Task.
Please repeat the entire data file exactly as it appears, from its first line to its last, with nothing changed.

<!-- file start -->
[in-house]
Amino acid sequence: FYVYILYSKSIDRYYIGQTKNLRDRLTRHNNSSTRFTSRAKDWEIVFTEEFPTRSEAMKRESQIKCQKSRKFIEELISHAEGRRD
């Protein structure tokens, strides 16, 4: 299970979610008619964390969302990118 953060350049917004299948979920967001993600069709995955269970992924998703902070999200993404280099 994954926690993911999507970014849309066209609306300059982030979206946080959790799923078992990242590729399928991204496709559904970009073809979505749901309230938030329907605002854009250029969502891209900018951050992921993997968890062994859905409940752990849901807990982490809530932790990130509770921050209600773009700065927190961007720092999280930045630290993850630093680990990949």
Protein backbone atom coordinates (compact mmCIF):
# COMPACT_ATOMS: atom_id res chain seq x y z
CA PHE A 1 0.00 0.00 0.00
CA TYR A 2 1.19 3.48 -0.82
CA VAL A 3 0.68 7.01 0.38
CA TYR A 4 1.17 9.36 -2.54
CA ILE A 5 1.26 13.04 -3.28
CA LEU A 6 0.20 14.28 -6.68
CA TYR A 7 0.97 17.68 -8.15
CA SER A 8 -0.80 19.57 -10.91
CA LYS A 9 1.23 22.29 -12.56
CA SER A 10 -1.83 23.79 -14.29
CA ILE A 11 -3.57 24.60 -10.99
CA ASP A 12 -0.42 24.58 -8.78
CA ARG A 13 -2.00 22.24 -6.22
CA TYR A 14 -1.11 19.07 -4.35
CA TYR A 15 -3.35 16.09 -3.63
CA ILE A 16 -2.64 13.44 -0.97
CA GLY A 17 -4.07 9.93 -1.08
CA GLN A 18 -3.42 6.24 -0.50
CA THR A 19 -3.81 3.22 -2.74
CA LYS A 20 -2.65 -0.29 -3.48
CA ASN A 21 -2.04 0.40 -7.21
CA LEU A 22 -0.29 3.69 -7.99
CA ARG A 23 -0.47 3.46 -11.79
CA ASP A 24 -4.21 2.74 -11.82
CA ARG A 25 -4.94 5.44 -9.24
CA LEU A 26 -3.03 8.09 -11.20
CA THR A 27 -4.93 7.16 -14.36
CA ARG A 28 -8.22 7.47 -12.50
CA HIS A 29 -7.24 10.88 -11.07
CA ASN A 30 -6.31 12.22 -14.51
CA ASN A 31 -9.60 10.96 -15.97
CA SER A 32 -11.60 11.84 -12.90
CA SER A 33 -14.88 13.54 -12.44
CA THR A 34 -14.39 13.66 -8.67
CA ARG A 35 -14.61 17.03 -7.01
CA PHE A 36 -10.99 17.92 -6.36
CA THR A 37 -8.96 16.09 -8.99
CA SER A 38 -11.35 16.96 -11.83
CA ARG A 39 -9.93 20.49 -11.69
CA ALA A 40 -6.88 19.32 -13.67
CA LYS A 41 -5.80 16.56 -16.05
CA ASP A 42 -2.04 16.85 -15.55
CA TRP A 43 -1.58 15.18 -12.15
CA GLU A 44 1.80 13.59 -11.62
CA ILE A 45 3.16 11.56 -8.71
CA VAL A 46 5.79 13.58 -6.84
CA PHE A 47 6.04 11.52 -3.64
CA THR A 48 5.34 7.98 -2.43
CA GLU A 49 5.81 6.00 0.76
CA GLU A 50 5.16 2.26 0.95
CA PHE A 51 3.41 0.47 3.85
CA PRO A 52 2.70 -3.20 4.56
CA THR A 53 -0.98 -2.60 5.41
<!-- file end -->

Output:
[in-house]
Amino acid sequence: FYVYILYSKSIDRYYIGQTKNLRDRLTRHNNSSTRFTSRAKDWEIVFTEEFPTRSEAMKRESQIKCQKSRKFIEELISHAEGRRD
């Protein structure tokens, strides 16, 4: 299970979610008619964390969302990118 953060350049917004299948979920967001993600069709995955269970992924998703902070999200993404280099 994954926690993911999507970014849309066209609306300059982030979206946080959790799923078992990242590729399928991204496709559904970009073809979505749901309230938030329907605002854009250029969502891209900018951050992921993997968890062994859905409940752990849901807990982490809530932790990130509770921050209600773009700065927190961007720092999280930045630290993850630093680990990949």
Protein backbone atom coordinates (compact mmCIF):
# COMPACT_ATOMS: atom_id res chain seq x y z
CA PHE A 1 0.00 0.00 0.00
CA TYR A 2 1.19 3.48 -0.82
CA VAL A 3 0.68 7.01 0.38
CA TYR A 4 1.17 9.36 -2.54
CA ILE A 5 1.26 13.04 -3.28
CA LEU A 6 0.20 14.28 -6.68
CA TYR A 7 0.97 17.68 -8.15
CA SER A 8 -0.80 19.57 -10.91
CA LYS A 9 1.23 22.29 -12.56
CA SER A 10 -1.83 23.79 -14.29
CA ILE A 11 -3.57 24.60 -10.99
CA ASP A 12 -0.42 24.58 -8.78
CA ARG A 13 -2.00 22.24 -6.22
CA TYR A 14 -1.11 19.07 -4.35
CA TYR A 15 -3.35 16.09 -3.63
CA ILE A 16 -2.64 13.44 -0.97
CA GLY A 17 -4.07 9.93 -1.08
CA GLN A 18 -3.42 6.24 -0.50
CA THR A 19 -3.81 3.22 -2.74
CA LYS A 20 -2.65 -0.29 -3.48
CA ASN A 21 -2.04 0.40 -7.21
CA LEU A 22 -0.29 3.69 -7.99
CA ARG A 23 -0.47 3.46 -11.79
CA ASP A 24 -4.21 2.74 -11.82
CA ARG A 25 -4.94 5.44 -9.24
CA LEU A 26 -3.03 8.09 -11.20
CA THR A 27 -4.93 7.16 -14.36
CA ARG A 28 -8.22 7.47 -12.50
CA HIS A 29 -7.24 10.88 -11.07
CA ASN A 30 -6.31 12.22 -14.51
CA ASN A 31 -9.60 10.96 -15.97
CA SER A 32 -11.60 11.84 -12.90
CA SER A 33 -14.88 13.54 -12.44
CA THR A 34 -14.39 13.66 -8.67
CA ARG A 35 -14.61 17.03 -7.01
CA PHE A 36 -10.99 17.92 -6.36
CA THR A 37 -8.96 16.09 -8.99
CA SER A 38 -11.35 16.96 -11.83
CA ARG A 39 -9.93 20.49 -11.69
CA ALA A 40 -6.88 19.32 -13.67
CA LYS A 41 -5.80 16.56 -16.05
CA ASP A 42 -2.04 16.85 -15.55
CA TRP A 43 -1.58 15.18 -12.15
CA GLU A 44 1.80 13.59 -11.62
CA ILE A 45 3.16 11.56 -8.71
CA VAL A 46 5.79 13.58 -6.84
CA PHE A 47 6.04 11.52 -3.64
CA THR A 48 5.34 7.98 -2.43
CA GLU A 49 5.81 6.00 0.76
CA GLU A 50 5.16 2.26 0.95
CA PHE A 51 3.41 0.47 3.85
CA PRO A 52 2.70 -3.20 4.56
CA THR A 53 -0.98 -2.60 5.41